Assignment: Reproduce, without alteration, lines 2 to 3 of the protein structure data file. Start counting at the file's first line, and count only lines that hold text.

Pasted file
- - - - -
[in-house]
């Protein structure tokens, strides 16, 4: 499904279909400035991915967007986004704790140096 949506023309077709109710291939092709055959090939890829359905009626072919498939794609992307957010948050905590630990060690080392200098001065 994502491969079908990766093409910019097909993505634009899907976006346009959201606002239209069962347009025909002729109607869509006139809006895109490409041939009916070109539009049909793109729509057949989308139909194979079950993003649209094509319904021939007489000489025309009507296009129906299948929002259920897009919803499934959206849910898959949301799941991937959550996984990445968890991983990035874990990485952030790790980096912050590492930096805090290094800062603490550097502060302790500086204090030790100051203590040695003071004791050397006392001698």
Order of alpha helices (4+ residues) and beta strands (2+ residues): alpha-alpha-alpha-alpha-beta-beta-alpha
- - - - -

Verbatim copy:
């Protein structure tokens, strides 16, 4: 499904279909400035991915967007986004704790140096 949506023309077709109710291939092709055959090939890829359905009626072919498939794609992307957010948050905590630990060690080392200098001065 994502491969079908990766093409910019097909993505634009899907976006346009959201606002239209069962347009025909002729109607869509006139809006895109490409041939009916070109539009049909793109729509057949989308139909194979079950993003649209094509319904021939007489000489025309009507296009129906299948929002259920897009919803499934959206849910898959949301799941991937959550996984990445968890991983990035874990990485952030790790980096912050590492930096805090290094800062603490550097502060302790500086204090030790100051203590040695003071004791050397006392001698």
Order of alpha helices (4+ residues) and beta strands (2+ residues): alpha-alpha-alpha-alpha-beta-beta-alpha